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Frog Prince Root

By Heidi Lewis

Celery root, or celeriac, has a long growing season, although it flourishes in the winter cold. Great chefs worldwide consider it the quintessential winter vegetable—it is prized for its delicate flavor. Its outward appearance, however, is not quite as delicate. Once you’ve peeled this knobby, lumpy bulb to reveal the gleaming-white orb inside, you’ll understand why this veggie has a “Frog Prince” reputation.

No special training is required to prepare celery root dishes you may have enjoyed in fine restaurants: céleri rémoulade or selleriesalat can be at your fingertips. You’ll need to set aside your vegetable peeler and instead grab a sharp paring knife to peel this root’s outer hide. Once peeled, it will slowly oxidize, turning brown. If it needs to sit longer than 15 minutes, just drop it in a bowl of water with a splash of lemon to keep it looking fresh. The leaves are also a tasty addition to soups or stock since they have a super-celery flavor.

Celery root can be sliced, julienned, or grated. The big quandary is whether “to blanche or not to blanche.” Dropping chopped celery root in boiling salted water for 3 minutes yields a sweeter, softer celery root. Either way, we know you’ll enjoy this special vegetable. When you eat it, you’ll find that you can’t judge a book by its cover or a root by its peel.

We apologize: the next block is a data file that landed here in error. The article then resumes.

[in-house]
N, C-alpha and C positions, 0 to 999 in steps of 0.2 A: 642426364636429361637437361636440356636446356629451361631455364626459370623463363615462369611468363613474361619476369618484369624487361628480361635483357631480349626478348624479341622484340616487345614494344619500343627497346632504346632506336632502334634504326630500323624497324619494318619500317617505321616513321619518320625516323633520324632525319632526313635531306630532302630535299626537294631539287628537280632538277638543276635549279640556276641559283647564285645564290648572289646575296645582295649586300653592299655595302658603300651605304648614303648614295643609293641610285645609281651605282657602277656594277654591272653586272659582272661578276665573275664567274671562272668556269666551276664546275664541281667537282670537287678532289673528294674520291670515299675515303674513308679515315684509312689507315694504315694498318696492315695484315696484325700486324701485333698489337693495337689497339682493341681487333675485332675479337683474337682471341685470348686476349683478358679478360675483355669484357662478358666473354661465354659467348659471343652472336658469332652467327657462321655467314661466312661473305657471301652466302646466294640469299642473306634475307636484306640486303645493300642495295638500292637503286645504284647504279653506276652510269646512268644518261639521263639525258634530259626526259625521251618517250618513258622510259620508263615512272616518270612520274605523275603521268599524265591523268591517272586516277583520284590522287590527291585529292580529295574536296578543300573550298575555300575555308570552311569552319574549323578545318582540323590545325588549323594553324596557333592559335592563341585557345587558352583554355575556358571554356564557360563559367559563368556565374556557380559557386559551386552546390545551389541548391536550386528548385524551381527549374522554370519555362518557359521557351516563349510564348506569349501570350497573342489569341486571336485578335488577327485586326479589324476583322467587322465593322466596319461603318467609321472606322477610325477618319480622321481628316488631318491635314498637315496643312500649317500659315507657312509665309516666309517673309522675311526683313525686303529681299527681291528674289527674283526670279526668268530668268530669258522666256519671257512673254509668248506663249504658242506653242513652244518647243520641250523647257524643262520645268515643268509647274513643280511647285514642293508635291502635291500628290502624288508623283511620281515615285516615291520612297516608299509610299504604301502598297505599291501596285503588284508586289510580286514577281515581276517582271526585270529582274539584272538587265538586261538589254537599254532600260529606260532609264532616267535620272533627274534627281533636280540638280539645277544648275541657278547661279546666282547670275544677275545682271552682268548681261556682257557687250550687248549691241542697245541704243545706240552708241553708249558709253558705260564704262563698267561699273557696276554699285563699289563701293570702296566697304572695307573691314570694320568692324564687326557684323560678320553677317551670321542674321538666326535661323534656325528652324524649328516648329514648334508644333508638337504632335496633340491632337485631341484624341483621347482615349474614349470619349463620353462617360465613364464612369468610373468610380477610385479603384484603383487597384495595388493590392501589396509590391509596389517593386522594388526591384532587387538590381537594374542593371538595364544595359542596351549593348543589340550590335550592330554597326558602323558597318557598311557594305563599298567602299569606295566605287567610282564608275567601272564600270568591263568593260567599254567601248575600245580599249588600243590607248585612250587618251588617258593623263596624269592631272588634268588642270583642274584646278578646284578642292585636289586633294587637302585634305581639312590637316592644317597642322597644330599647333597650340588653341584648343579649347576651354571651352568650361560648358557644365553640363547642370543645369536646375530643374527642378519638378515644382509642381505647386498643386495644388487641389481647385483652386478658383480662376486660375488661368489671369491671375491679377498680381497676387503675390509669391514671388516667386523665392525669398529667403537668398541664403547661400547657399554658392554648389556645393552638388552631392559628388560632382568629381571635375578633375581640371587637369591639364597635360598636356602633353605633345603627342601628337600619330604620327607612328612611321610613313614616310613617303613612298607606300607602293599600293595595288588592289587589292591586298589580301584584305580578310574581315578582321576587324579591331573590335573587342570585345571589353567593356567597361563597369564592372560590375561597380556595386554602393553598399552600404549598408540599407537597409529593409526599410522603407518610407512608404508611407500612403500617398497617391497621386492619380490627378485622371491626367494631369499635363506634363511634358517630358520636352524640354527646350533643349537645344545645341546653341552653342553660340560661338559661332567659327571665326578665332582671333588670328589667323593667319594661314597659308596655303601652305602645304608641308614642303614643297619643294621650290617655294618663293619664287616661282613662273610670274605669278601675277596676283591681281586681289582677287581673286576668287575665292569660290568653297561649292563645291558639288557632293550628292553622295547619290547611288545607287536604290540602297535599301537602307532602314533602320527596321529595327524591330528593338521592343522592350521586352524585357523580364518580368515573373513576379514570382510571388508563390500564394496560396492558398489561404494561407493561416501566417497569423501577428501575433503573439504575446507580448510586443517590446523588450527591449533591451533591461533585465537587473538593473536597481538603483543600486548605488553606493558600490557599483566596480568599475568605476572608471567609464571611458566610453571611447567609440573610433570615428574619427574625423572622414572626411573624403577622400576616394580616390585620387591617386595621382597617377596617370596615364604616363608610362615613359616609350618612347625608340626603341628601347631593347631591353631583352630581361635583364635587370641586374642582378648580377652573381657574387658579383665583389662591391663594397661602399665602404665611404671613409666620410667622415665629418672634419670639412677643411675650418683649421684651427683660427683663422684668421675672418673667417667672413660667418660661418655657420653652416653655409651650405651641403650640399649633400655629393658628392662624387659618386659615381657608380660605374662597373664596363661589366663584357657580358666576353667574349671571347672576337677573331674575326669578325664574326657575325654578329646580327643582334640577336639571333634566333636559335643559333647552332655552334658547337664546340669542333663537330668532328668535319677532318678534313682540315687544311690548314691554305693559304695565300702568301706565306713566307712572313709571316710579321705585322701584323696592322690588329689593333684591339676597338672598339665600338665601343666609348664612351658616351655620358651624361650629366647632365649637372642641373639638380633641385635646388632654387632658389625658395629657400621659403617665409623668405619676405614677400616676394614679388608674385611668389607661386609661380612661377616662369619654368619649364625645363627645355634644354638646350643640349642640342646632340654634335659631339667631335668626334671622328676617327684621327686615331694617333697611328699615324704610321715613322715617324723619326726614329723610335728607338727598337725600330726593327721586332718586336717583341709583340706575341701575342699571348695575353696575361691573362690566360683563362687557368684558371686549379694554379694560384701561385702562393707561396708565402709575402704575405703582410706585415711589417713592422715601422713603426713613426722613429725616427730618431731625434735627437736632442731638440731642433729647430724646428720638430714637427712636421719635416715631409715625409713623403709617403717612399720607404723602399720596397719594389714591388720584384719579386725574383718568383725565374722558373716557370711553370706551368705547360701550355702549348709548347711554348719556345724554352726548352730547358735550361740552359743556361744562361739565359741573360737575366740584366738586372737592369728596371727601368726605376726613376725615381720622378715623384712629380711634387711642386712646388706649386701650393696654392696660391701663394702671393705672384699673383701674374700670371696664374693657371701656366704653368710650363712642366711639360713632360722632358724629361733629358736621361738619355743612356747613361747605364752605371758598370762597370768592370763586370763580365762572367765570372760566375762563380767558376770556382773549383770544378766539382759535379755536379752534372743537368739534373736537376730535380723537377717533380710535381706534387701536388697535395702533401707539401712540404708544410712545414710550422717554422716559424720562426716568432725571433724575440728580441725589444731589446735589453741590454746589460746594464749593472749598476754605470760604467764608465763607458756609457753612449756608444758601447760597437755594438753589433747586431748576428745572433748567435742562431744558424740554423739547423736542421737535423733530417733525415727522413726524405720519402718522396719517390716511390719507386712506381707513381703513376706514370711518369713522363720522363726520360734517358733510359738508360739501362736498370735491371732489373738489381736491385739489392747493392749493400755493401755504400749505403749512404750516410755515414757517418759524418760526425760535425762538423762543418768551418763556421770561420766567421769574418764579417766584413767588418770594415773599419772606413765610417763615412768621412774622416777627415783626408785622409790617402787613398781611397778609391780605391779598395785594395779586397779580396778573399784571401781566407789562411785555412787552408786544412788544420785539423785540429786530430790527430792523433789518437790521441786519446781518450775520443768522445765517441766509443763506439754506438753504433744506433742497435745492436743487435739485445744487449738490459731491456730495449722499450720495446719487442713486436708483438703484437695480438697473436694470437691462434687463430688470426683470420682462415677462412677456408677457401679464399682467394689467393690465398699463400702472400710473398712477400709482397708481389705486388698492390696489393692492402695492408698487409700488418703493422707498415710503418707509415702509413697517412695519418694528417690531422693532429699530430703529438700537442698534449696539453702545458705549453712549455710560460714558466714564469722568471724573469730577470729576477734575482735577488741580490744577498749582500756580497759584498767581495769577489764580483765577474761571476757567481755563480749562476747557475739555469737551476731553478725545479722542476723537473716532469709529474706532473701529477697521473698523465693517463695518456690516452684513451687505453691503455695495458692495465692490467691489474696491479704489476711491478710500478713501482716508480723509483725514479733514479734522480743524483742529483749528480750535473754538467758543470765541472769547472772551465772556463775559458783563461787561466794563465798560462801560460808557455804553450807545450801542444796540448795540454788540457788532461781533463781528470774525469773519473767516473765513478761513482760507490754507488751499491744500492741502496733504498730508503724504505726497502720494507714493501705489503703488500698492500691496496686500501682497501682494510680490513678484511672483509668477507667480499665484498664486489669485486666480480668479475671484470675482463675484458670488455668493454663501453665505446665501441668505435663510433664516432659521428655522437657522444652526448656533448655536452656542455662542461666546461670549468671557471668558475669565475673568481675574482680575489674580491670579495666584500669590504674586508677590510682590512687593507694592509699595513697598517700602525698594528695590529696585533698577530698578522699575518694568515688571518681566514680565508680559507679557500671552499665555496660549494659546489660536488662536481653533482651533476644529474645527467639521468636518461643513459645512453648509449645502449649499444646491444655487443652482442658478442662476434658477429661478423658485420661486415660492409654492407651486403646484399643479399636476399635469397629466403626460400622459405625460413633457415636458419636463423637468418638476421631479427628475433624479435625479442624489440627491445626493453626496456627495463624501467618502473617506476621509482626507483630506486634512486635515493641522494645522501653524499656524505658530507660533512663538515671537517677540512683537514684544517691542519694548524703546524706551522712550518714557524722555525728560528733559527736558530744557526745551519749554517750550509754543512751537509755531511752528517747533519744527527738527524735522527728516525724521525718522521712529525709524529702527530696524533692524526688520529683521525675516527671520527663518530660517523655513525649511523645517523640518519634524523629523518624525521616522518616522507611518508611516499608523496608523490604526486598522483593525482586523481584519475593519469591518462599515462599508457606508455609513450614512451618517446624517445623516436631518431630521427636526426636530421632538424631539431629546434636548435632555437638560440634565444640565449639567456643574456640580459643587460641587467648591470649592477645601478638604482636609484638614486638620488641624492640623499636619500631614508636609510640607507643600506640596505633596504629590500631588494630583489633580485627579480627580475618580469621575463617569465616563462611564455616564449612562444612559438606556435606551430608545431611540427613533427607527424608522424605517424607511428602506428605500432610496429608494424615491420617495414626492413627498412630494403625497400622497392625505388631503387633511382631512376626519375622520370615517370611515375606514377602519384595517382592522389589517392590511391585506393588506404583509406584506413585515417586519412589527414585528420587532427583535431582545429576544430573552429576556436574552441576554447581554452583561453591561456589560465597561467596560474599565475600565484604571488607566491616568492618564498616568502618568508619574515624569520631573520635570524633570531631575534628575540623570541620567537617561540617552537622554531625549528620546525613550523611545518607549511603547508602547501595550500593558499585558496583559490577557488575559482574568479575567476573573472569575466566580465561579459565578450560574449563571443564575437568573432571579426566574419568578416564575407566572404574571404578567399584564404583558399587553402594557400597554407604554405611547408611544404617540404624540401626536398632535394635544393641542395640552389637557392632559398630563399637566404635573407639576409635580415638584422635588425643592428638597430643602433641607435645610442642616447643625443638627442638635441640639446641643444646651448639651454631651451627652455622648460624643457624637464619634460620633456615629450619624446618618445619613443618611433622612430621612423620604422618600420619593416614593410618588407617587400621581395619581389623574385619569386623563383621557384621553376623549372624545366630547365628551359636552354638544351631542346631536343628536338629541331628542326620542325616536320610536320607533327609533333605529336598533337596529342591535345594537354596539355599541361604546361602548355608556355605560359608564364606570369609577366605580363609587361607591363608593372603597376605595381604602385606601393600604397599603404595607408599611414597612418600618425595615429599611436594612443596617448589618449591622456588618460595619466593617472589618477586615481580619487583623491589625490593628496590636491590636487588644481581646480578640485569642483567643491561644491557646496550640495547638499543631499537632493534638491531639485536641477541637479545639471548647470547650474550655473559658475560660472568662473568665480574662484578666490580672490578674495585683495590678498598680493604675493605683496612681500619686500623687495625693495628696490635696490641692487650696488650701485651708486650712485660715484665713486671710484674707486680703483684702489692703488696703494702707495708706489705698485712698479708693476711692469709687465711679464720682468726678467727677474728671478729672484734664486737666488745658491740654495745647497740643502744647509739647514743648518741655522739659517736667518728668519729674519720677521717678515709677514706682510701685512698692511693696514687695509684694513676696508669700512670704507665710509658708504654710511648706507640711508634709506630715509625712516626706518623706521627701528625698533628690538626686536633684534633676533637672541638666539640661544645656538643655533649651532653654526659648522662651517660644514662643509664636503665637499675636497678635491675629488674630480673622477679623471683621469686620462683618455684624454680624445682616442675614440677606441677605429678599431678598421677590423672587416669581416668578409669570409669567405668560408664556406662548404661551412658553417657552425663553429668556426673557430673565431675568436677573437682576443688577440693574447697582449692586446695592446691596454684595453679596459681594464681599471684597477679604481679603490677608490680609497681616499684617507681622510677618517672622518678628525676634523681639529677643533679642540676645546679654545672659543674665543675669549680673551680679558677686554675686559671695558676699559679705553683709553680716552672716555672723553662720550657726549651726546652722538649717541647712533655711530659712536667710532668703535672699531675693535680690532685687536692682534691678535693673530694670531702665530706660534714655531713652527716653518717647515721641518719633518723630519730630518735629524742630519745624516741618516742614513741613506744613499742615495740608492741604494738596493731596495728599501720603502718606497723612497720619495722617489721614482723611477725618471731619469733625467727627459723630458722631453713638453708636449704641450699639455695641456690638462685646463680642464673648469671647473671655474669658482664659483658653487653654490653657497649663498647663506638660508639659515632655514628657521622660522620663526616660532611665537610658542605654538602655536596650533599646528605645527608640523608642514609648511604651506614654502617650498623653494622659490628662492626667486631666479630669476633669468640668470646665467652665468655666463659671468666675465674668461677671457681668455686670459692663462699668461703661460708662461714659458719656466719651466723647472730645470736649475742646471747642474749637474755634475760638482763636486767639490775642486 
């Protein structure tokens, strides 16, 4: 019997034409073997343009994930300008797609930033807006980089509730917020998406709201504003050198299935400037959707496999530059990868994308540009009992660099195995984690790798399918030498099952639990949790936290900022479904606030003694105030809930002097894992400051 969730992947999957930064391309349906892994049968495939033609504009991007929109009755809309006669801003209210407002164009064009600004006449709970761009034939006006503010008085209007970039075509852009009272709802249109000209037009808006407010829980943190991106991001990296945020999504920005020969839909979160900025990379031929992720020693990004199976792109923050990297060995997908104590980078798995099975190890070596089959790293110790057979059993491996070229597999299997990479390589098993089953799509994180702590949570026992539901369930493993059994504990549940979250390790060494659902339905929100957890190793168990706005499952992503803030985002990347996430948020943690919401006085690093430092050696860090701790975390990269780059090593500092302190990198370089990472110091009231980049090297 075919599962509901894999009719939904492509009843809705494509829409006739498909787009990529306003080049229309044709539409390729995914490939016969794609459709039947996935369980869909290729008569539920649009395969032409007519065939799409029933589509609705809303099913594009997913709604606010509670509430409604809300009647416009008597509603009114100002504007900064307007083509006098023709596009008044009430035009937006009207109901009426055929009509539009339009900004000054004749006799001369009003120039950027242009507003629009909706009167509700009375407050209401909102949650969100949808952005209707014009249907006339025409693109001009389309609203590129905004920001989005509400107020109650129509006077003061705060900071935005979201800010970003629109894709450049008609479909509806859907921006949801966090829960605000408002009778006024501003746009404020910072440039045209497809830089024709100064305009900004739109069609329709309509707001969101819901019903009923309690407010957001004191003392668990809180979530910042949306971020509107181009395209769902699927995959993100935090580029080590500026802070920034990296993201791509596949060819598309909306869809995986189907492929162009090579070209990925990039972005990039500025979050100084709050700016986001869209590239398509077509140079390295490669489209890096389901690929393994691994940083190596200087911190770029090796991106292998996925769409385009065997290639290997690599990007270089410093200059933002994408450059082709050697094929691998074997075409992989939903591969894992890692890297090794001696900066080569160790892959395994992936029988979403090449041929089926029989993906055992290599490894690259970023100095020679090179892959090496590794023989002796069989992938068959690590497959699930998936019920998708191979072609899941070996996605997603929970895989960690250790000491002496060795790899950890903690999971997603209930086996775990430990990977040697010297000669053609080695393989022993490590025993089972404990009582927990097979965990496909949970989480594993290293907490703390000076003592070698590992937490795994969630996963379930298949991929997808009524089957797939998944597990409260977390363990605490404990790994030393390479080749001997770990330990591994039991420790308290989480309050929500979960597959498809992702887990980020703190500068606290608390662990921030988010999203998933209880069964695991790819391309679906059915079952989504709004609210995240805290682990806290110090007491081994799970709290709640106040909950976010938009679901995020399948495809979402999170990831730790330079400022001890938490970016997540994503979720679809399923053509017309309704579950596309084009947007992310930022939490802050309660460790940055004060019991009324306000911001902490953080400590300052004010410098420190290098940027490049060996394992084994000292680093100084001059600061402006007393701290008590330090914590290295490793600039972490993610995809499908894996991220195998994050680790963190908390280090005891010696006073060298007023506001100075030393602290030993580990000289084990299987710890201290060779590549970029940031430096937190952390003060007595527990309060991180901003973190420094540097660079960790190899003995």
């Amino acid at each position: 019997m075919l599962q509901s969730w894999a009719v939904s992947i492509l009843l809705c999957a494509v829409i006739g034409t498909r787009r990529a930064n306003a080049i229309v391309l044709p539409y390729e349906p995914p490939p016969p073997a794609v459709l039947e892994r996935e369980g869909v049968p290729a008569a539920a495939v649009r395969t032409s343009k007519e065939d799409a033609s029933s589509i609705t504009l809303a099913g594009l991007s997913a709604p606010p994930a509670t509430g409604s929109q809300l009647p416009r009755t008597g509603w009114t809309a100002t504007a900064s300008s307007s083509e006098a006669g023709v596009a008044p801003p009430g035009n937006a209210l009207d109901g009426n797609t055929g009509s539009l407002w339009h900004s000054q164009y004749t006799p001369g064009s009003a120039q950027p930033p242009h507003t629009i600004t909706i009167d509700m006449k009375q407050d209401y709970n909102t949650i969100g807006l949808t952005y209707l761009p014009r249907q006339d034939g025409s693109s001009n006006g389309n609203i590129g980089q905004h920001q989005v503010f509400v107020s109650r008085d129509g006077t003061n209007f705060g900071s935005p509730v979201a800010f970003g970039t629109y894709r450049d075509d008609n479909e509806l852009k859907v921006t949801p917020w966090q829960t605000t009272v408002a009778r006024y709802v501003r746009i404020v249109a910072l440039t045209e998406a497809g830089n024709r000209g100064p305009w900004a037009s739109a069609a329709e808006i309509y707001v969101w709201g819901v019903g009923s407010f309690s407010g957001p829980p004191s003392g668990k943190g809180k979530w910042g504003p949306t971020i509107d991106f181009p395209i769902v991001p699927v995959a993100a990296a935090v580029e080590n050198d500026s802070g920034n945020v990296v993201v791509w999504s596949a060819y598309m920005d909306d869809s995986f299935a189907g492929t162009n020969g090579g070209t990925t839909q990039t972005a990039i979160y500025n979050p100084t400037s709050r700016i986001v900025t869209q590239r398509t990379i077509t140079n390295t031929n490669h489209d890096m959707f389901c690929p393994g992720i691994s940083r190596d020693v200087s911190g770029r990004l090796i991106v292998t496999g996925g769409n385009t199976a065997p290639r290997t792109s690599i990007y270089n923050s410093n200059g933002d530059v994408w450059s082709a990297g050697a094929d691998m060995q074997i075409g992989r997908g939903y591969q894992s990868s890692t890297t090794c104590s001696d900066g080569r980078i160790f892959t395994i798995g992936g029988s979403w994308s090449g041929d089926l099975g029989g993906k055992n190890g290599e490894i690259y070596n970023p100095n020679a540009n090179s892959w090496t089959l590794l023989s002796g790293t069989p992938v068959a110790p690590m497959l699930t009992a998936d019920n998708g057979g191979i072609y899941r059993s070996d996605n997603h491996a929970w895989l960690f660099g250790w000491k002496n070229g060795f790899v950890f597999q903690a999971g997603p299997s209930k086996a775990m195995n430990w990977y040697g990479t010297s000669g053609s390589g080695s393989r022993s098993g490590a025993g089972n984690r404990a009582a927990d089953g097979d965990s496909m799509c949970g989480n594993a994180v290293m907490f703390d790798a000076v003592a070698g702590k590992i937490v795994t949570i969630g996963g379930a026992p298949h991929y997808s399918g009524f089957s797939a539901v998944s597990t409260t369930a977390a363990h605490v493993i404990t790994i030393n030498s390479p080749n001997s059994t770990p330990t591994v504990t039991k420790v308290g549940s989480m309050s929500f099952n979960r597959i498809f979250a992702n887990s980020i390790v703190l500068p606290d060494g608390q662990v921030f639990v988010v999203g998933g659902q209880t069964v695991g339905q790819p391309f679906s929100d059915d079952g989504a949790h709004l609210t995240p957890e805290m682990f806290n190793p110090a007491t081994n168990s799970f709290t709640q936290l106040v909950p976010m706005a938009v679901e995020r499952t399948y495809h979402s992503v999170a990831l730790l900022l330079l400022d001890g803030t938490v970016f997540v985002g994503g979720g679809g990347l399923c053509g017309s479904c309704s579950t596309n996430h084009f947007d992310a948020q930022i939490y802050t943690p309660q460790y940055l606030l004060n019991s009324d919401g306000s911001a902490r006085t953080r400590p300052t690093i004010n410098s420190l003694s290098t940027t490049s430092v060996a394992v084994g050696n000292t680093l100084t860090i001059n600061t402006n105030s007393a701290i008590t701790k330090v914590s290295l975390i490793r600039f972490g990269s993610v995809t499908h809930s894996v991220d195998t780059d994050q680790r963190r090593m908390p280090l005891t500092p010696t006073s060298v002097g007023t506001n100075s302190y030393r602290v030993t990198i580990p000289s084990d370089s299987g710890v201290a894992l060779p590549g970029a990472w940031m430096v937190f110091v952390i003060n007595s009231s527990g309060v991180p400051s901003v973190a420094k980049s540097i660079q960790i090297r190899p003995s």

Preparation: Celery root is excellent when pureed in soups; or you can simply brush sliced pieces with oil and broil it with other veggies. Mashed celery root provides a flavorful side dish, similar to mashed potatoes. It’s also delicious raw and grated in salads. Try incorporating celery root into casseroles with (or in place of) potatoes for added flavor.

Storage: If kept cold and dry in the refrigerator, celery root can last several weeks. Keep checking for any soft spots.

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